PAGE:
A BMW test rider aboard a new 2009 BMW R 1200 R. Sure it’s faster and sleeker than an old Bemmer, but is it better?
Occasionally I prowl about on bike-related “forums” on the web. There are plenty of interesting and clever people out there who are willing to share their expertise on all things motorcycle. As I ride somewhat-venerable BMWs, these are the sites to which I gravitate. I’ve picked up quite a few tips; I have been amused, entertained and occasionally annoyed. The very few times that I have participated, someone out in the etherland has kindly supplied me with the information that I sought. Neat!
Back to BMW’s. The old ones are solid, reliable, clunky, slow, and highly sought after by many. The not-quite-so-old ones, say 1970 thru 1985, are even more reliable, slightly faster, solid, sometimes also clunky, and seemingly bulletproof. They are also very user friendly when they need attention. I can attest to this first-hand as my bikes have survived years of my meddling with their works and still perform without surprises. The modern generation of Bavarian bikes are simply astonishing in their complexity, handling, speed, comfort, and through-the-roof prices. Very few will argue with most of these claims. So why don’t I get a newer ride?
Subconsciously, I have been arguing with myself for some time in an attempt to justify the purchase of a newer machine. After all, my ‘new’ bike is now 25 years old. Neither of my bikes is speedy, and many things need adjusting – frequently. But over and above the budget issue, there has always been the niggling suspicion that newer might not mean better in total. There is no argument that the components are much improved: especially power, electrics, brakes and suspension and handling. In other words, the bikes are leap years ahead of the older models in almost every respect that one could mention.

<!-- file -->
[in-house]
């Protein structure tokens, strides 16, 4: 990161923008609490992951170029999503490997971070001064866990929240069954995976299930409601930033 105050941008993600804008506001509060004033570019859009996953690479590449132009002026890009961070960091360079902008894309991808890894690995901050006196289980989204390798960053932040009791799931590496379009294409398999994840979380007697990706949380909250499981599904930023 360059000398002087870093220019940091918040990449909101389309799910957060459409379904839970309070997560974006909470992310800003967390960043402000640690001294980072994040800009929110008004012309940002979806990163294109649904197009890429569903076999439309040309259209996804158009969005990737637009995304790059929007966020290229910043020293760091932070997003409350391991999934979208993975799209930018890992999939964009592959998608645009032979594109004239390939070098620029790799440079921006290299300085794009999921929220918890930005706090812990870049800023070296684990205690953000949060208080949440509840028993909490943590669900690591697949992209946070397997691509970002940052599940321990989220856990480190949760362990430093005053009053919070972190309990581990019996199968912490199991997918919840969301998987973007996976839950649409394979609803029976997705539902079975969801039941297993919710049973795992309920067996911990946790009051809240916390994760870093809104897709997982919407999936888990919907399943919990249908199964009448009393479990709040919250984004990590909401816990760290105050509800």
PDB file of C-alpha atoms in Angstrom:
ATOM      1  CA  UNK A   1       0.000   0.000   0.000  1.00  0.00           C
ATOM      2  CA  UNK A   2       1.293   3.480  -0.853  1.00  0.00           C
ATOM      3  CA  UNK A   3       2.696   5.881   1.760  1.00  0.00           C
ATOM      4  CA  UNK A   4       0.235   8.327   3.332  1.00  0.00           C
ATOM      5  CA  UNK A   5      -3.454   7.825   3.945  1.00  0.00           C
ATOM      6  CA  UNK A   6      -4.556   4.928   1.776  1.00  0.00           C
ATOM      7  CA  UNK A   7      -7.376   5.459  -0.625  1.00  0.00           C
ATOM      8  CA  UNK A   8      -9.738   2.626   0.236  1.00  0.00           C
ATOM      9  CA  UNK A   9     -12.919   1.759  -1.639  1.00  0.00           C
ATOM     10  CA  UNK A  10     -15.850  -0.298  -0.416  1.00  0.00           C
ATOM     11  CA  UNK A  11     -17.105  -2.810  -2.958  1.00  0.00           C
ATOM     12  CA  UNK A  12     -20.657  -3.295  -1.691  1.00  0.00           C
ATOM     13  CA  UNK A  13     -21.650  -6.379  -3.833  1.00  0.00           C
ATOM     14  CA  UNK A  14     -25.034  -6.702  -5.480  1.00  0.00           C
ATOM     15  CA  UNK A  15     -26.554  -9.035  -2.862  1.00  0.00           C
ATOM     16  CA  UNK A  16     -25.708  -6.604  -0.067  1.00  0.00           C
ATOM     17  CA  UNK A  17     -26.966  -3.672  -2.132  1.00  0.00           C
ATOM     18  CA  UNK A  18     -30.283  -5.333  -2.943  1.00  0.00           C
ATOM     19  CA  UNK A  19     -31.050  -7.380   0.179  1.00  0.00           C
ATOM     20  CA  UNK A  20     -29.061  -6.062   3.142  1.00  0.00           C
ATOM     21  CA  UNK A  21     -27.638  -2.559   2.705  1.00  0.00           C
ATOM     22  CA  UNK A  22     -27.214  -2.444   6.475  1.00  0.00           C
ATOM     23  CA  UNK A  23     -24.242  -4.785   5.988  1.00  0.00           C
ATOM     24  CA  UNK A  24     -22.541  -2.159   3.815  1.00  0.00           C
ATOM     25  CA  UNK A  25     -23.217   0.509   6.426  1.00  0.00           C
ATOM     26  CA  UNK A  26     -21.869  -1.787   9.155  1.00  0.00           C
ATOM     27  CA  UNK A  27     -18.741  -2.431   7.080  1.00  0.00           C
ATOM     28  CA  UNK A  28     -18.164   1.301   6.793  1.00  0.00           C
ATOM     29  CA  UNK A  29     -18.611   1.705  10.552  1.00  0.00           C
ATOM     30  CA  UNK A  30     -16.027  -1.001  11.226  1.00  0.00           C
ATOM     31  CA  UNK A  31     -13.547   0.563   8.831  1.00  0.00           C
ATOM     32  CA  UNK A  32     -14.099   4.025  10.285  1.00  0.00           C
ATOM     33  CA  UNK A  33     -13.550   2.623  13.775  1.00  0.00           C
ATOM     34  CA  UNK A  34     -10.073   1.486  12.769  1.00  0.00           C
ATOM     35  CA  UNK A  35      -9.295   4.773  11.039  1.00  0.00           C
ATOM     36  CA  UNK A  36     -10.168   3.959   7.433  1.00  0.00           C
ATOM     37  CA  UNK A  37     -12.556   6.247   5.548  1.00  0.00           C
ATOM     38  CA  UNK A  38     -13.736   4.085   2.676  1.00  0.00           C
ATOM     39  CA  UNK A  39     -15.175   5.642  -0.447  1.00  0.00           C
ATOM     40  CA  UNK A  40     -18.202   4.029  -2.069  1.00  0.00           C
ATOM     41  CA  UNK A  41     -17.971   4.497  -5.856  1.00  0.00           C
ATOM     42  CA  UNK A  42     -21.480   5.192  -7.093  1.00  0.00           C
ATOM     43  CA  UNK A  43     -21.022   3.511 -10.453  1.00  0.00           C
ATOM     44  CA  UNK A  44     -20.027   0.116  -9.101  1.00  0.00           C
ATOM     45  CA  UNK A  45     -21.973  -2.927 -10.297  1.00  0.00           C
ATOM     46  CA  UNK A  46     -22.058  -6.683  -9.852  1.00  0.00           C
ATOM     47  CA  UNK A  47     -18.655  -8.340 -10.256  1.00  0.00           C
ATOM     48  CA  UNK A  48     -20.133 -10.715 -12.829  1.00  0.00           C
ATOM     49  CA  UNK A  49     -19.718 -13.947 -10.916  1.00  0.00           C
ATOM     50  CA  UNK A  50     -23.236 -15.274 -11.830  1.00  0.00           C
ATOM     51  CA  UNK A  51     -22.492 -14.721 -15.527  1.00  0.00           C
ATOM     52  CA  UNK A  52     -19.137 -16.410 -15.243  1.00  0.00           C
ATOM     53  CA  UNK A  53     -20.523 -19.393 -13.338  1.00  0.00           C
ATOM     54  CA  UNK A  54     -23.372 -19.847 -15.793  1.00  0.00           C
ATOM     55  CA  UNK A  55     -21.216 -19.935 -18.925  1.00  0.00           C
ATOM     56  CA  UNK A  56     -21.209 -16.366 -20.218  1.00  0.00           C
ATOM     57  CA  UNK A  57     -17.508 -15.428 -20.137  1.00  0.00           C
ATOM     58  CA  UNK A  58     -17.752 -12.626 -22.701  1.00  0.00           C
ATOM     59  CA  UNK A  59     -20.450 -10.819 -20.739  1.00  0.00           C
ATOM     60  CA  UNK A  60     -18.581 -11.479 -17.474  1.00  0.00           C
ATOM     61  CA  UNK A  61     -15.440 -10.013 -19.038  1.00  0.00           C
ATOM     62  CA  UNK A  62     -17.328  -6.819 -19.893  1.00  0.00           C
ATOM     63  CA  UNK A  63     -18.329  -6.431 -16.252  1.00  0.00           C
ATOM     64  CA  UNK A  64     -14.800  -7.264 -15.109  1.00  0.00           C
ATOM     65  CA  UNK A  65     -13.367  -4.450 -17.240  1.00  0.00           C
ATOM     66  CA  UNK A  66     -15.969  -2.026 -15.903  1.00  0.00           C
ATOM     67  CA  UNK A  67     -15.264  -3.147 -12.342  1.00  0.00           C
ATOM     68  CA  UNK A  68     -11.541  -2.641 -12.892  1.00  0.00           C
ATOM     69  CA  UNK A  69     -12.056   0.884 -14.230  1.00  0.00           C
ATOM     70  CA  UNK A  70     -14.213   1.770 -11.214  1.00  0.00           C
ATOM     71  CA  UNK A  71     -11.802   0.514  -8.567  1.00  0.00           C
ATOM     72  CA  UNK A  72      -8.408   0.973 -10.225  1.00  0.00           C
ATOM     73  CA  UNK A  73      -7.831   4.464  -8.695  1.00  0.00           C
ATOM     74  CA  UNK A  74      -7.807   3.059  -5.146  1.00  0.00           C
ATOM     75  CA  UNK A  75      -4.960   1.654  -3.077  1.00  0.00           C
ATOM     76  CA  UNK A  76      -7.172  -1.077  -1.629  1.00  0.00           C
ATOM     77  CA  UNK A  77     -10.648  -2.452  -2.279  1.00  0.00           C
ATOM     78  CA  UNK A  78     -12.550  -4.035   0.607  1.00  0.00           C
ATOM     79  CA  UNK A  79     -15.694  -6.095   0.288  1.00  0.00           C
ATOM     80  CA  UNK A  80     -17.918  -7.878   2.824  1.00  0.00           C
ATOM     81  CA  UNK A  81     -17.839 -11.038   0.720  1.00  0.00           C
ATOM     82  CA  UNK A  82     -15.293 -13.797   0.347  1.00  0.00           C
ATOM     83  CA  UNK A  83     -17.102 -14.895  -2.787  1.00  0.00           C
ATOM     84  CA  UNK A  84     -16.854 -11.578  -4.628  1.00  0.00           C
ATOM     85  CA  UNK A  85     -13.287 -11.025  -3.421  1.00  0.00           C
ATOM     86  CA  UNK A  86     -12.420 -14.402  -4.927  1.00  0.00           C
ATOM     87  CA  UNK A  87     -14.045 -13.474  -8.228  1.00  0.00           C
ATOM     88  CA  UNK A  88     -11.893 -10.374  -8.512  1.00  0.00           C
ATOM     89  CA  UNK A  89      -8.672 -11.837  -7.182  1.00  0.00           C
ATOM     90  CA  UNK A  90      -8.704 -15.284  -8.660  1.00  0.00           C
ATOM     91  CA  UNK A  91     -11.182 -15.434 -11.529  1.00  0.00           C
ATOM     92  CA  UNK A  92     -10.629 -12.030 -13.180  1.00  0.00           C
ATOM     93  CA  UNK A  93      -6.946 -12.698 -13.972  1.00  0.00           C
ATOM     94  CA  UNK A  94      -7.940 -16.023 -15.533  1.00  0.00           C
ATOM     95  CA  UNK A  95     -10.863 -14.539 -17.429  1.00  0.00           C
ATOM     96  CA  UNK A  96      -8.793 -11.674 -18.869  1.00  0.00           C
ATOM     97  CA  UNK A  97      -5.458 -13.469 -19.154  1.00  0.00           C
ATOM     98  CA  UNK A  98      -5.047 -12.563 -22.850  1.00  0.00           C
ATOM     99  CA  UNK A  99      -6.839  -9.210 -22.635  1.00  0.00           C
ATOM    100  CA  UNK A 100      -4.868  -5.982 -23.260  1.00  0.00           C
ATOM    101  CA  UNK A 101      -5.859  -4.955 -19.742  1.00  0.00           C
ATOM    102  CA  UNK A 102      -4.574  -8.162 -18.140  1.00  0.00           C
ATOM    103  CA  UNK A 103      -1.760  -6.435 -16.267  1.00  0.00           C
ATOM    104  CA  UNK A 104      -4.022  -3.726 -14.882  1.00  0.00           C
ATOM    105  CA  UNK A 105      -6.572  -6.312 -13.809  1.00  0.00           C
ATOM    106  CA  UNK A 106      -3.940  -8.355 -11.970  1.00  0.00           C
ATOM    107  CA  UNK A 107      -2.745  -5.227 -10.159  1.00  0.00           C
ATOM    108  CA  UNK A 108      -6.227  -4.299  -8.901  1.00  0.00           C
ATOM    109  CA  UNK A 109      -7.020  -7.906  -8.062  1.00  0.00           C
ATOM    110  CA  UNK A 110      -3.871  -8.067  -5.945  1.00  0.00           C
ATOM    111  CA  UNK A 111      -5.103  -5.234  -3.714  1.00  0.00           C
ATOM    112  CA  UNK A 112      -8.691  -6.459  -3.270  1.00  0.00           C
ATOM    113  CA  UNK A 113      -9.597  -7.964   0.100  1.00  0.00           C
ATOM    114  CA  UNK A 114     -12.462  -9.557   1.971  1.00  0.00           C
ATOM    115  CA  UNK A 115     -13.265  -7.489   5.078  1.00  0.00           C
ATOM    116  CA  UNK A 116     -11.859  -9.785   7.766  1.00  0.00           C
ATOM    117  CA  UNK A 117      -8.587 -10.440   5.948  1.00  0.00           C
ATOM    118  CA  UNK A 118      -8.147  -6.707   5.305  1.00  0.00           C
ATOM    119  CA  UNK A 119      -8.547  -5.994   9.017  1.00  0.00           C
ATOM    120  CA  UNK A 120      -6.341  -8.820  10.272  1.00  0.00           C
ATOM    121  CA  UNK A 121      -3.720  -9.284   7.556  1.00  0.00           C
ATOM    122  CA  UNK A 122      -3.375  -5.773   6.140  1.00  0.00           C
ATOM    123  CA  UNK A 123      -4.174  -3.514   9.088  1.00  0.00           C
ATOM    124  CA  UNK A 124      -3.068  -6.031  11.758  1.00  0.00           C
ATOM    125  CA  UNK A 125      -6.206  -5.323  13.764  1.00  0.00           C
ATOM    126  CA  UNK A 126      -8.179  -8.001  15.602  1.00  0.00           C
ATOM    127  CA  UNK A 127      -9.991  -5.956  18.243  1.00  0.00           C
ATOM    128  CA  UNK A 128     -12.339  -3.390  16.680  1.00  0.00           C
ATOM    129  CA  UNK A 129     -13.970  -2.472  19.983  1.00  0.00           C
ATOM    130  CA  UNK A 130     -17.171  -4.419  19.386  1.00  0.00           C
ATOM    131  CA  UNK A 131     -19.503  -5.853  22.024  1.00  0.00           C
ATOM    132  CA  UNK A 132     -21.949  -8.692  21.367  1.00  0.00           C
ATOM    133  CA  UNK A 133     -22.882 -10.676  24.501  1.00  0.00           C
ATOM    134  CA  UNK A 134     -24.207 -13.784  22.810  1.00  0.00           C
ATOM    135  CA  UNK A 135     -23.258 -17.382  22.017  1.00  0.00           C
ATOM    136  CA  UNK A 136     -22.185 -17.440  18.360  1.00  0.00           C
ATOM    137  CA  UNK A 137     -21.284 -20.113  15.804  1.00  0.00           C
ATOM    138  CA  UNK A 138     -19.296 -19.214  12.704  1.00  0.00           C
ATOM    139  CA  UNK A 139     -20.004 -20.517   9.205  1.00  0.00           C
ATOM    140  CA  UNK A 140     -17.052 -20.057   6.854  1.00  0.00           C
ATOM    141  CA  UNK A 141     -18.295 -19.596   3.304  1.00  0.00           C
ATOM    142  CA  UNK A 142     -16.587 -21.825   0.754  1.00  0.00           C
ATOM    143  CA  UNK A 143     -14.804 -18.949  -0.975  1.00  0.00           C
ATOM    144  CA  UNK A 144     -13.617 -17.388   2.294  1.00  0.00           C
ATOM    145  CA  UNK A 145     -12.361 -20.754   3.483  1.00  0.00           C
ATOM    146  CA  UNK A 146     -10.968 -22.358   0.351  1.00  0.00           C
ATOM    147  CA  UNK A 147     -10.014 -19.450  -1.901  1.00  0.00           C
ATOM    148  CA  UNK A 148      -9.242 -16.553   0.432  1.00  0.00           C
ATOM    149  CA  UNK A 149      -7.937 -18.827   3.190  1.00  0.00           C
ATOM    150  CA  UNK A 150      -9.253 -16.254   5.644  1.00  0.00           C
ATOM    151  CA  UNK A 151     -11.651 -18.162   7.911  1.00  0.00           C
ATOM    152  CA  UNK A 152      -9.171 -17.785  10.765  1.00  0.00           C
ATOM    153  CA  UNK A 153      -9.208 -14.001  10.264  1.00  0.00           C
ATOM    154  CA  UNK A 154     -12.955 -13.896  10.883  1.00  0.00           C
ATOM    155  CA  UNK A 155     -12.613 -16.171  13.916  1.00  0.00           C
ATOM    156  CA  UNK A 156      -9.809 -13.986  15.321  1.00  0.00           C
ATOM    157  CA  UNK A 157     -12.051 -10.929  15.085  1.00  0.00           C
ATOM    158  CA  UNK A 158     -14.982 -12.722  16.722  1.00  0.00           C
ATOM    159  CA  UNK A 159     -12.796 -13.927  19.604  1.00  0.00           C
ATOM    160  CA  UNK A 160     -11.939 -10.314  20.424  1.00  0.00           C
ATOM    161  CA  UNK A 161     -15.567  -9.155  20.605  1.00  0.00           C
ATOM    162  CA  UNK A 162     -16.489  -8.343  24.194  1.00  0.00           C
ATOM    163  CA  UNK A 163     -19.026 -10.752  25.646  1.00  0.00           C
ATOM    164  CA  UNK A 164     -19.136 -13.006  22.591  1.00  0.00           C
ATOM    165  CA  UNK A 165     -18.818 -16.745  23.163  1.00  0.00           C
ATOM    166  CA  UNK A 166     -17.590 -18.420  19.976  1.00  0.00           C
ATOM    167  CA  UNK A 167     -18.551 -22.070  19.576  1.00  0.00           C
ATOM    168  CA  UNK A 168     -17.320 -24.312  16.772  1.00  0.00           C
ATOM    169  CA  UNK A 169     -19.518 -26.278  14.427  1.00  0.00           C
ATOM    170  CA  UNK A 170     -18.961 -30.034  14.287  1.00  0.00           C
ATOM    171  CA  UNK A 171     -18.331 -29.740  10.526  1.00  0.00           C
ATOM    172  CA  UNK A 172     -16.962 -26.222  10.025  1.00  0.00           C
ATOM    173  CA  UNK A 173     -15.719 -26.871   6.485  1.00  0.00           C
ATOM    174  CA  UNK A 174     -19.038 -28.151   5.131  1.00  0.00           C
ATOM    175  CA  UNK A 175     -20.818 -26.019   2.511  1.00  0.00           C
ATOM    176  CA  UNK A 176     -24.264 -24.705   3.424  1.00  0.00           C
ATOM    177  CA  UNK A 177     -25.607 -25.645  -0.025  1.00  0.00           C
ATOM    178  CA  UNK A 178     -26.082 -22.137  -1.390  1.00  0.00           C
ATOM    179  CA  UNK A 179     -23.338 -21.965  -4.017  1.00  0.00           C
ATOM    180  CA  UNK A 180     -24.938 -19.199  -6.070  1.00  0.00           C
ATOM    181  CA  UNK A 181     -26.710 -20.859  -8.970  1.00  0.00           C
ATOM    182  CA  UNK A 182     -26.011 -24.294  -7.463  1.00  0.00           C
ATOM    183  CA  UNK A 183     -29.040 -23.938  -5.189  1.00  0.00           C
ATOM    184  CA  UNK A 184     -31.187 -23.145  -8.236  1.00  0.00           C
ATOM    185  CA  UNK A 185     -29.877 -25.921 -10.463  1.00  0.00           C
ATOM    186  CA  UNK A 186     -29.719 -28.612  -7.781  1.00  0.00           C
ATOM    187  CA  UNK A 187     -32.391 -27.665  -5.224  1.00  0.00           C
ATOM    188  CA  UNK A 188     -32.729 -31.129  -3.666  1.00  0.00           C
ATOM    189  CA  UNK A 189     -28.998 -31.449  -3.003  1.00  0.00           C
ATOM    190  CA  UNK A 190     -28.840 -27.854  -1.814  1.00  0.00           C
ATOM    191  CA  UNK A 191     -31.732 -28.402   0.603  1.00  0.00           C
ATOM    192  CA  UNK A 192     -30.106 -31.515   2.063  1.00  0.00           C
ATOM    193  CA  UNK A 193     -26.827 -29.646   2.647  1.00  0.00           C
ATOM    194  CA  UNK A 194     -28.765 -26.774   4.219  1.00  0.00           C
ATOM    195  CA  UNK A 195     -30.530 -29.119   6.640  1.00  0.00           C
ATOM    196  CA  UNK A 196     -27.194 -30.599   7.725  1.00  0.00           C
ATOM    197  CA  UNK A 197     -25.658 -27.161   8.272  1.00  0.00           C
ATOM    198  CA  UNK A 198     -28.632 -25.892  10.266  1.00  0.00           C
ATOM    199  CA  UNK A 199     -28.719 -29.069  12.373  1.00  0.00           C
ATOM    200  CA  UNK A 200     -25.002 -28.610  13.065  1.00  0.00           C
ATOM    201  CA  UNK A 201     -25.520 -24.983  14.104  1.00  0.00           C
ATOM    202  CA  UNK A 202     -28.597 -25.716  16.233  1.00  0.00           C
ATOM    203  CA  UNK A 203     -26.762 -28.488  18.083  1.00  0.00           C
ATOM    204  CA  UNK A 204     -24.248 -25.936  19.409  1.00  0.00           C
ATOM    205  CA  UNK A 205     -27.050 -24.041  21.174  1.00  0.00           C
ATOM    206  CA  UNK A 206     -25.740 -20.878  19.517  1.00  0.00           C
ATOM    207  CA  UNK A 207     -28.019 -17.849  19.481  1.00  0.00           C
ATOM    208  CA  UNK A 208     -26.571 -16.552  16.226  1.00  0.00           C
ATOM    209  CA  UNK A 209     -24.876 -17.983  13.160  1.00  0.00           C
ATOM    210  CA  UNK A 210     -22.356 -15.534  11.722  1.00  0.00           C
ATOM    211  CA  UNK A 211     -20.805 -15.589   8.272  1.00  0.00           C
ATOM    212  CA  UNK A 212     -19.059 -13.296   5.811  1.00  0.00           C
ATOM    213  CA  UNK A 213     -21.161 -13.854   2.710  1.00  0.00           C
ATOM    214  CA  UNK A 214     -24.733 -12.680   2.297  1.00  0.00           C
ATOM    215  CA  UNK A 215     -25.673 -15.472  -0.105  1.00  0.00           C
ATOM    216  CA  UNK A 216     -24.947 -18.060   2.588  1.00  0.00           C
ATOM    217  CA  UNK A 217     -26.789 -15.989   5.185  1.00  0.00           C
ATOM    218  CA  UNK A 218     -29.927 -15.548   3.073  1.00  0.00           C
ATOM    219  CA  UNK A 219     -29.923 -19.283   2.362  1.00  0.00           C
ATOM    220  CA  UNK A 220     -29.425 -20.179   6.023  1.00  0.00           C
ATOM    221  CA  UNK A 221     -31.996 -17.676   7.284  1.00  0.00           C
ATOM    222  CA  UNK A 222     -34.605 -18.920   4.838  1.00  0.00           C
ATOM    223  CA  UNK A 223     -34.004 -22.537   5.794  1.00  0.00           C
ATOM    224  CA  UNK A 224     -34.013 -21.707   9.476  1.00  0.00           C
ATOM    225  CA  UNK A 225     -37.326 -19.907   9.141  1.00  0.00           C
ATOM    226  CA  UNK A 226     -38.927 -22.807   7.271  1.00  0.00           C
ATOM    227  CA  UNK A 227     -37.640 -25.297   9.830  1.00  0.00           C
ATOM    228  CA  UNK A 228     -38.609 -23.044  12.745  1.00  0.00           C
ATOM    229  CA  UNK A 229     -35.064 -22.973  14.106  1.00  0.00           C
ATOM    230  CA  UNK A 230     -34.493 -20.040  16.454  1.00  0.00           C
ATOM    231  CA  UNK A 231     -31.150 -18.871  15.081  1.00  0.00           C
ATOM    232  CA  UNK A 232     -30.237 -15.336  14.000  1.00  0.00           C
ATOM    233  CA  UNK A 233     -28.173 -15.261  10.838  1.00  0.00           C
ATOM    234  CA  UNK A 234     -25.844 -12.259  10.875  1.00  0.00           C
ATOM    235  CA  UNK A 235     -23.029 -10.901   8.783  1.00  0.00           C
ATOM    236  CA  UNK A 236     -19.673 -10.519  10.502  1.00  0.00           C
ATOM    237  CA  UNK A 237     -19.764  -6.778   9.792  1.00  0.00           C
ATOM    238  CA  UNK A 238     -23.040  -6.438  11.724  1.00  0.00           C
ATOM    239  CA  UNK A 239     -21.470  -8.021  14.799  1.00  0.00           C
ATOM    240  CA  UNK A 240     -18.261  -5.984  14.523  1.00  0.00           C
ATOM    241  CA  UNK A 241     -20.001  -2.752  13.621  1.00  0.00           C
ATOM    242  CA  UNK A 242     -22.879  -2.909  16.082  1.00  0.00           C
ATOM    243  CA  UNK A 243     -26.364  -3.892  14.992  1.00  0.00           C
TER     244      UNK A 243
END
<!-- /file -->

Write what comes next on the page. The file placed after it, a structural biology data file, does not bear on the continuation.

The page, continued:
Does this not mean that the bikes are better? What is missing? Why hesitate if the wallet can cope?
Number one on my list is character. This is hard to define and very personal, but any bike with so much plastic shrouding just doesn’t do it! Styling for the skateboard set just doesn’t grab me. Besides, I’m old fashioned enough to want to see at least some of the motor! Also, I am not convinced that I am rider enough for the horsepower on tap on most big new bikes.
The second factor is attitude. Not mine – but the manufacturer’s! I just couldn’t put my finger on it until I came across a thread on the BMWMOA forum. Most of the machines produced since 1995 were never intended to become members of the family. These bikes have high-tech, computer-driven, complex systems that very few can understand, let alone repair or even maintain. These bikes are not meant to be user friendly if things go wrong. If you buy into the market, you are expected to have every little twitch dealt with by the dealer. Warrantees are good for three years – often five, and then you are encouraged to trade up to the latest and greatest and start all over. The intended market is well heeled and doesn’t wish, – or know, how to do even basic maintenance. After three years, if something goes wrong with the bike it is usually serious, expensive and dealer-service only. ABS and integrated brake systems, fuel injection, computer chip technologies controlling all engine functions: these aren’t for even the talented home mechanic. You are essentially expected to buy into the philosophy of ride and trade up! Don’t try to understand it, don’t tinker with it, just ride it then trade it in. Impress everyone with all of the latest technology and go faster, always faster…
I suspect that this same attitude has crept into all manufacturers who serve the North American motorcycle market. Certainly that is the way of all automobiles on the road. It isn’t wrong, but it definitely isn’t right for me.
I like my bikes to be user friendly, even when they are not behaving properly. Besides, I’ve given up trying to impress anyone else. I can’t – my bike doesn’t go fast enough! — Alison Green